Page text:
CCE LTER

For Researchers

Data sharing, proposals, etc...

For Educators & Students

Lesson plans, multimedia, etc...

For the Public

Links, webcams, etc...

Other LTER Network Sites
  • LTER graduate students and resident technicians deploy the SeaSoar

  • Loosejaw (deep-sea fish) captured in Mocness

  • Washing down bongo nets

  • SeaSoar and Sediment trap

  • 8th graders tour SIO

  • Shipboard zooplankton experiments

  • Velella velella (by-the-wind sailor)

  • Bongo nets

  • Barbeau lab and trace metal rosette

  • Scientific party, CCE P1408

  • Deploying GO-Flos for trace metal analyses

  • CCE grad students & postdoc at UCSB exchange

  • CTD, bongo, MVP

  • Fourth of July celebration on the R/V New Horizon

  • Site review team sets sail

  • Mocness flight control in ship's lab

  • Nighttime MOCNESS

  • Members of Tony Koslow’s lab prepare for a midwater MOHT net trawl

  • Sampling water from the CTD

  • Plankton display at Birch Aquarium

  • Copepod with newly laid eggs

  • Scientific party, SKrillEx2

  • Experimental driftarray at sea

  • MOHT midwater trawl deployment

  • MOCNESS deployment

  • Sorting an otter trawl sample

  • MOCNESS preparation

  • Bridge Event Logger

  • Lead PI Mark Ohman and boy scouts at Birch Aquarium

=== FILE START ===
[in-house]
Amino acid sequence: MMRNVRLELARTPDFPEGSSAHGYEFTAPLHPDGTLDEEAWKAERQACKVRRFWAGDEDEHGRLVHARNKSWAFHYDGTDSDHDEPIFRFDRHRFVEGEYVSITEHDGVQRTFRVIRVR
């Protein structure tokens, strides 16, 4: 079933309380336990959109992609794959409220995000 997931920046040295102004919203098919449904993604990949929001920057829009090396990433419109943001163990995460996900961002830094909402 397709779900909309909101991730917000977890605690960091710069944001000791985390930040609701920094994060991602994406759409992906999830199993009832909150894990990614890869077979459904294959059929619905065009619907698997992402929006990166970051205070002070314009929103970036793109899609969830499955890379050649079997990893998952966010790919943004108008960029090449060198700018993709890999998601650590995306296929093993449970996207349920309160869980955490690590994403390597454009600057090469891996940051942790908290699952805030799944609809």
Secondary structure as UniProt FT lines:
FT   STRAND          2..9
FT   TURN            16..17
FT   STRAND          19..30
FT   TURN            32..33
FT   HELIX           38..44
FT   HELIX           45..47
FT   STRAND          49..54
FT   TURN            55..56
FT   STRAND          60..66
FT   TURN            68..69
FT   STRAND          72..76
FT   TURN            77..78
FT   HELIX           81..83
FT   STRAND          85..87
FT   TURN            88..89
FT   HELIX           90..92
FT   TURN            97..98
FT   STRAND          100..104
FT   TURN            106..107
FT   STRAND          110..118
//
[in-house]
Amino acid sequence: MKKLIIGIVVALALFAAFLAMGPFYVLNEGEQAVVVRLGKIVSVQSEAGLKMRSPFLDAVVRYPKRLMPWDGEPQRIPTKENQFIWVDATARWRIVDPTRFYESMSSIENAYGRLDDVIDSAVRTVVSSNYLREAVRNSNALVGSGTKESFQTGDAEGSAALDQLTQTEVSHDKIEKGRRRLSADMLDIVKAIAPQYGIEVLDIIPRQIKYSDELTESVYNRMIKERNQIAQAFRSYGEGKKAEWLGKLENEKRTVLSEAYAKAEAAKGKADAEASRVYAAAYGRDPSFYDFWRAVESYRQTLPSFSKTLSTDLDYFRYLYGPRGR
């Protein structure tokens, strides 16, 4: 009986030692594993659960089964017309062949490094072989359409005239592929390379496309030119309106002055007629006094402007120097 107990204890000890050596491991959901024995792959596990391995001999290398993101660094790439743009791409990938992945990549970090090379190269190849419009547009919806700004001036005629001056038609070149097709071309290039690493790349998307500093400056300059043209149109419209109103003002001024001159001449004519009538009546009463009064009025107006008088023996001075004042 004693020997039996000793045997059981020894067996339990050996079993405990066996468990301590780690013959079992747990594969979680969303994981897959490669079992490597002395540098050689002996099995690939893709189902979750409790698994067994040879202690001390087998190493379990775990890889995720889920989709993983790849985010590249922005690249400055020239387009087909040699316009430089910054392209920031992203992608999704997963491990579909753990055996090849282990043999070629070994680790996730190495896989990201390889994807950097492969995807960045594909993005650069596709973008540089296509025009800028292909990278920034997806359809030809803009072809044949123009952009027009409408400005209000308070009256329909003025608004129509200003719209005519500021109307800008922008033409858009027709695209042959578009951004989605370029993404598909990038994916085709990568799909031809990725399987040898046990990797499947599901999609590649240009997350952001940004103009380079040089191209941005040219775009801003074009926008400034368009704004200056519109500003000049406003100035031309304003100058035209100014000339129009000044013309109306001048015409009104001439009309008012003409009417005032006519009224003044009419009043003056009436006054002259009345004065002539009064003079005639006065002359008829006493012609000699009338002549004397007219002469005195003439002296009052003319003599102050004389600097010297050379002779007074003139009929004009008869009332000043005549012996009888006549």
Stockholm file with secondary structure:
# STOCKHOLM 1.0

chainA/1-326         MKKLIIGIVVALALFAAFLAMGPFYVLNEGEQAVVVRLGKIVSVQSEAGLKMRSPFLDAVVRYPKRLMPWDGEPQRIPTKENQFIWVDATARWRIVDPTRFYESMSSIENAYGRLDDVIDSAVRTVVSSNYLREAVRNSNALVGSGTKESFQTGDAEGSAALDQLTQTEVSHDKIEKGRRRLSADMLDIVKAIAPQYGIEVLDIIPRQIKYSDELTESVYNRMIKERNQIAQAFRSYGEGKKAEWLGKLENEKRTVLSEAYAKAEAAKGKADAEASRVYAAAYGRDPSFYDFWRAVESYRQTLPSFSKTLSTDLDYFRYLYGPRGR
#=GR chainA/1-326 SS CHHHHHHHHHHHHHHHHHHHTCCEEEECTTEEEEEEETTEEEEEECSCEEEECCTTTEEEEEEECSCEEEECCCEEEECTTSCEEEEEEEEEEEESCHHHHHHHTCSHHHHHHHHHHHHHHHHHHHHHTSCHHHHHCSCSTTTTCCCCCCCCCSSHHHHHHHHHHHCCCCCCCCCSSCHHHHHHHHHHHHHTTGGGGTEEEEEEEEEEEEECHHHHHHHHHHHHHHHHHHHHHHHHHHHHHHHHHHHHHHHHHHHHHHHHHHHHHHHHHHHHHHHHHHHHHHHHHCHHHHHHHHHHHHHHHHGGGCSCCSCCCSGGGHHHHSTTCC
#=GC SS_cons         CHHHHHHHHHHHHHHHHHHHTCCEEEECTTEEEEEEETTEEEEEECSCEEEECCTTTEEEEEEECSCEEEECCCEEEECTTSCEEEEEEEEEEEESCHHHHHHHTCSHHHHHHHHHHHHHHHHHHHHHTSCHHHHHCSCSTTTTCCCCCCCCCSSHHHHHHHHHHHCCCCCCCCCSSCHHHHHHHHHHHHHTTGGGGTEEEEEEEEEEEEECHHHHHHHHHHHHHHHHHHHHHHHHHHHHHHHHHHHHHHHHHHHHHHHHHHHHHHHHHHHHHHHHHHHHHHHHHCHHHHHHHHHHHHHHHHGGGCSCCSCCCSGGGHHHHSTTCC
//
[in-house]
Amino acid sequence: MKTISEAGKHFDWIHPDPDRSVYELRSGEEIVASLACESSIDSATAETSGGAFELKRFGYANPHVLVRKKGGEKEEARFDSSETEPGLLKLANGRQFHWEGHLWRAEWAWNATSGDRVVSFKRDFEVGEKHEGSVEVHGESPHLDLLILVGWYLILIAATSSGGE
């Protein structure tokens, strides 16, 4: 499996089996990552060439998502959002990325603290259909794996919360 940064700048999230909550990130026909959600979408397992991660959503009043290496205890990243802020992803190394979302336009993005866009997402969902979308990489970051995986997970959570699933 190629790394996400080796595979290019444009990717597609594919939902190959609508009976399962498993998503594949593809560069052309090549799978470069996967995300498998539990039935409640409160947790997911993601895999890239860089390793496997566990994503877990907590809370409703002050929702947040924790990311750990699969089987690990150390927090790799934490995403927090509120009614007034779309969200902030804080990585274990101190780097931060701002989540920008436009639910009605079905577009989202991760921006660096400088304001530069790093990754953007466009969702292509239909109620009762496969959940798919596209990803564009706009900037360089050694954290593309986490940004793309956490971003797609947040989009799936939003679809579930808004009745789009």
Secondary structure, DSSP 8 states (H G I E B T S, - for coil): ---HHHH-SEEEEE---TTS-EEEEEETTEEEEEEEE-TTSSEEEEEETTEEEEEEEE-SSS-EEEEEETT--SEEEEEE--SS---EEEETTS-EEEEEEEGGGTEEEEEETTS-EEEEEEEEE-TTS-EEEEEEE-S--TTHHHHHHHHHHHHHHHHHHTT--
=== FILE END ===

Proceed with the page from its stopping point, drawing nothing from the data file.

• Sunset

  • Night-time MOCNESS crew

  • Trace metal pole sampling

  • Epifluorescent phytoplankton montage

  • Sunset in the California Current

  • "Radiolarian"

  • CCE sunset

  • Mesopelagic copepod

  • Chief scientist Mike Landry prepares for a CTD cast

  • Mesopelagic fish at Chicano day

  • CTD-rosette with mascot Ophelia

  • Scientific party, CCE P0704

  • Teacher, undergrads, postocs, grad student

  • R/V Oceanus student cruise scientific party, 2015

  • Midwater dragonfish

  • Randie Bundy showing off her poster at the 2014 Ocean Sciences Meeting in Honolulu

  • Sediment trap deployment

  • Thetys (solitary salp)

  • Loading day

  • Chl-a image and CalCOFI stations

  • R/V Melville dry lab

  • Krill and micronekton soup

The California Current System is a coastal upwelling biome, as found along the eastern margins of all major ocean basins. These are among the most productive ecosystems in the world ocean.

The California Current Ecosystem LTER (32.9°, -120.3°) is investigating nonlinear transitions in the California Current coastal pelagic ecosystem, with particular attention to long-term forcing by a secular warming trend, the Pacific Decadal Oscillation, and El Niño in altering the structure and dynamics of the pelagic ecosystem. The California Current sustains active fisheries for a variety of finfish and marine invertebrates, modulates weather patterns and the hydrologic cycle of much of the western United States, and plays a vital role in the economy of myriad coastal communities.